CMIRC Members and Guests Visit The Clinic

New Campus Waste Water Management System. CMIRC raised 186,000 baht to help fund the waste water management system for the Mae Tao Clinic’s new campus. The money was transferred to them on 24 February 2016

Mae Tao Clinic’s Burma Flood Relief Project Horrendous flooding occurred in many parts of Burma in 2015. CMIRC donated 26,400 baht to Mae Tao for their flood relief project. We knew the money would go to help the flood victims.

Boys Dorm: On the 28th of February, 2015 in Mae Sot Thailand a sugar cane farmer burned a field. It was a windy day and the result was the loss of 2 buildings that were home to 62 boys and 2 teachers from Mae Tao Clinic’s Child Development Center. An emergency fundraising effort spearheaded by a member of Chiang Mai International Rotary Club raised 134,300 baht which was donated to Mae Tao Clinic on 10 March.

The boys lost everything that was in the dorm, papers, study papers, clothing, everything!

Child Recreation Center: As a follow on to the fund raiser for the Boy’s Dorm another 10,000 baht was collected and transferred to Mae Tao Clinic. Largely because of a an emergency grant The Rotary One, Hong Kong the new Boy’s Dorm was fully funded. Therefore, we were able to earmark this 10,000 baht for the Child Recreation Center at the new clinic. Money was transferred on 19 May 2015.

Dr Cynthia’s talk in Chiang Mai: On 27 January 2015, CMIRC hosted a public meeting at the Le Meredian, Chiang Mai where Dr. Cynthia Maung, founder of the Mae Tao clinic was our honored guest speaker. The event was attended by well over a hundred people and raised 104,600 baht

Dr. Cynthia with students from the BEAM project

Surgical Equipment: In September 2014, CMIRC teamed with the Chiang Mai Expat club to provide some 60,000 baht worth of badly needed surgical equipment to the Mae Tao clinic. The club recently subsequently received a second list of needed equipment; we are looking at ways to provide these items.

CMIRC and Chiang Mai Expat Club delivering Surgical Equipment

A Compassionate Connection: A gentleman by the name of Bill Feetham passed away in Chiang Mai. His widow Fran Decoster contacted Roger Lindley, our Charter President. She had several pieces of expensive hospital equipment including a hospital bed, a machine that generates oxygen, an aspirator and much more. She wanted to donate this equipment to the Mae Tao Clinic.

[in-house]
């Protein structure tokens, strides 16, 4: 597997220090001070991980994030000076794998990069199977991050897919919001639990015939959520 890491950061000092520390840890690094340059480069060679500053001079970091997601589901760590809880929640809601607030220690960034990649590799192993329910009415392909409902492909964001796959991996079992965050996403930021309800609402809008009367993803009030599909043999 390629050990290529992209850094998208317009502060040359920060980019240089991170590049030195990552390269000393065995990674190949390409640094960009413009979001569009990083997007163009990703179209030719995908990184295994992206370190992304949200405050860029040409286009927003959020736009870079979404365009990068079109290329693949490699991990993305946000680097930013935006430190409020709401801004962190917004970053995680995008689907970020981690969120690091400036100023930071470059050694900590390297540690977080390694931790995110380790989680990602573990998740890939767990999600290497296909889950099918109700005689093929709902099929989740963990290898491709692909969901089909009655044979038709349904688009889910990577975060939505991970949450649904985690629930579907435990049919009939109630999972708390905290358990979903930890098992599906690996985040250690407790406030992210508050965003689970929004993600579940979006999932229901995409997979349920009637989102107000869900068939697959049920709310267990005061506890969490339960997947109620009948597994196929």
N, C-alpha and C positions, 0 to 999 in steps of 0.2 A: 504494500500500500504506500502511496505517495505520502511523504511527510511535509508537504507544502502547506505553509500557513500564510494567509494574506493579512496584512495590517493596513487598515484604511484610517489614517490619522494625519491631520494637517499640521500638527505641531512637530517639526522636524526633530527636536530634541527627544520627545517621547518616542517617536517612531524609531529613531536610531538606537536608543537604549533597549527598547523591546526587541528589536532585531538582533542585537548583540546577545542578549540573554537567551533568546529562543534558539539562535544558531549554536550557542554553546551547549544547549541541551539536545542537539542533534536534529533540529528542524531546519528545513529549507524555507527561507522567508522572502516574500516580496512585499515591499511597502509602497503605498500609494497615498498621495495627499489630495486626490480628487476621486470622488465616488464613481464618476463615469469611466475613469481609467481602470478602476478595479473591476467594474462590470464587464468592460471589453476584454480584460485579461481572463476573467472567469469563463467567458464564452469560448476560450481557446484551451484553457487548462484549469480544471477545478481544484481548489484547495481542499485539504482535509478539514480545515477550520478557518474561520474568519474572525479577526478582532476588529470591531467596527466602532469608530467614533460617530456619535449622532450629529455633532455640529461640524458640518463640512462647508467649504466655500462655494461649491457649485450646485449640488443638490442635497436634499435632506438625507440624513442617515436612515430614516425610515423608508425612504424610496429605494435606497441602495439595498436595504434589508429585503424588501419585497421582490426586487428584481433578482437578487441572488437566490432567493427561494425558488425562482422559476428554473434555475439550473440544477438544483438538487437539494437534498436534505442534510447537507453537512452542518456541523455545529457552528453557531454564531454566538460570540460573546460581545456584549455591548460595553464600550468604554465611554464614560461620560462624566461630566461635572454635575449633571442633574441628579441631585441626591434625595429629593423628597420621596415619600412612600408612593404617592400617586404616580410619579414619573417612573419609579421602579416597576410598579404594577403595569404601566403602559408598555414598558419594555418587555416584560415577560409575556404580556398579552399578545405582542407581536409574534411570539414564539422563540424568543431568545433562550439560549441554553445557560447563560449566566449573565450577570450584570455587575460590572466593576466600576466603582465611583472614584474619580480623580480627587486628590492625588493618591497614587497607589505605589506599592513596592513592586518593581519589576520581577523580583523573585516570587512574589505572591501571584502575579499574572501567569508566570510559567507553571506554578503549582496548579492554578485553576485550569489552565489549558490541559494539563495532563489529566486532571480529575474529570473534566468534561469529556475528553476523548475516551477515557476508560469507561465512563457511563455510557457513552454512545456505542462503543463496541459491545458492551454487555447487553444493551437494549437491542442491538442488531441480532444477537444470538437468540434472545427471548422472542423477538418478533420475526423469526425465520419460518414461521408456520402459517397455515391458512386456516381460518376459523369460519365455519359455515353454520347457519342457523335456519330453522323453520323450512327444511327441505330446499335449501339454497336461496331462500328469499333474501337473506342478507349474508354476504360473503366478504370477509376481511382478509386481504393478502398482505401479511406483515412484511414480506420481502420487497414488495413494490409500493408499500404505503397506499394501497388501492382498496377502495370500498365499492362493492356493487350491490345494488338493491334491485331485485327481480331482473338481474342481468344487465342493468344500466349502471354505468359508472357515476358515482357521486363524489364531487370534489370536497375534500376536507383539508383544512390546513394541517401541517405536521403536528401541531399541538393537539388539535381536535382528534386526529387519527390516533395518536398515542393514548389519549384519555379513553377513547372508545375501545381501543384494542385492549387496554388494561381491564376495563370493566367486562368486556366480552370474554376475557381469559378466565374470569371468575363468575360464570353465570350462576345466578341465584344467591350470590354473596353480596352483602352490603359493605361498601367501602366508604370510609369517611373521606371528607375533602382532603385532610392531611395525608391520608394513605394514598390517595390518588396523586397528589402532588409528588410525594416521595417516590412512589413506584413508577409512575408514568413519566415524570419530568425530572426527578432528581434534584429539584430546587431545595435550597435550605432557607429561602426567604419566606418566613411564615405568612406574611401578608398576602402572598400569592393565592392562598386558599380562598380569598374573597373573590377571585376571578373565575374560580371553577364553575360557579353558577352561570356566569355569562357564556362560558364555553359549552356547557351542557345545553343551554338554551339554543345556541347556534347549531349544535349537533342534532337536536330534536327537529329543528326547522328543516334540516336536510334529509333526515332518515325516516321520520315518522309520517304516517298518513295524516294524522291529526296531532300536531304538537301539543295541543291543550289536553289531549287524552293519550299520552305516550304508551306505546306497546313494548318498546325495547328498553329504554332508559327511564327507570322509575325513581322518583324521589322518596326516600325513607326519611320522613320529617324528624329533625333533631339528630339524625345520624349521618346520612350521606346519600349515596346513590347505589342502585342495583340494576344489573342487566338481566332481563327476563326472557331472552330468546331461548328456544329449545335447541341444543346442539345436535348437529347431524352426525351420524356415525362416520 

A couple of days later, on Friday 21 March 2014, two Rotarians picked up the equipment and the next morning we delivered it to Mae Tao clinic where it was put to good use. This was an opportunity to be of service by provided by a compassionate connection. CMIRC was able to facilitate community needs and strengthen the bond between Mae Tao Clinic and CMIRC, Bill Feetham has a bit of his legacy at work helping the people who need the equipment.

Child Protection Training Program; We raised 159,700 baht for the Child Protection Training Program. The total budget was 156,700. The extra 3,530 baht was designated to support the nursery at the Pa-Hite clinic. Funds were transferred in 4 segments, the last on July 4, 2016.

Fresh Drinking Water: A typical government hospital or clinic in Burma or Thailand does not provide free drinking water other than to inpatients. The Mae Tao Clinic clients are typically extremely poor Burmese migrants or day travelers. They simply cannot afford to buy a bottle of water for their children or for themselves. Problem solved. CMIRC conducted a fundraiser and has financed 10 water tanks and 8 sets of water filters which are disbursed around the campus. A total of 81,000 THB was donated for this project. It is designated for

42,000 10 water tanks at 4,200 each 36,000 8 water tanks filter systems at 4,500 each 03,000 3 years maintenance at 1,000 per year --------- 81,000 THB The MTC Maintenance Engineer came up with 2 filter systems making it possible to install all 10 water tanks. This project was a great success. Thank you one and all who generously gave. In early 2019 we raised money for 4 more tanks for the expanded area of their new campus.

MTC Facilities Engineer and the 1st installed water tank with filter

The Current Project: G.E.D. training for deserving students in the the Burmese Migrant / Refugee population.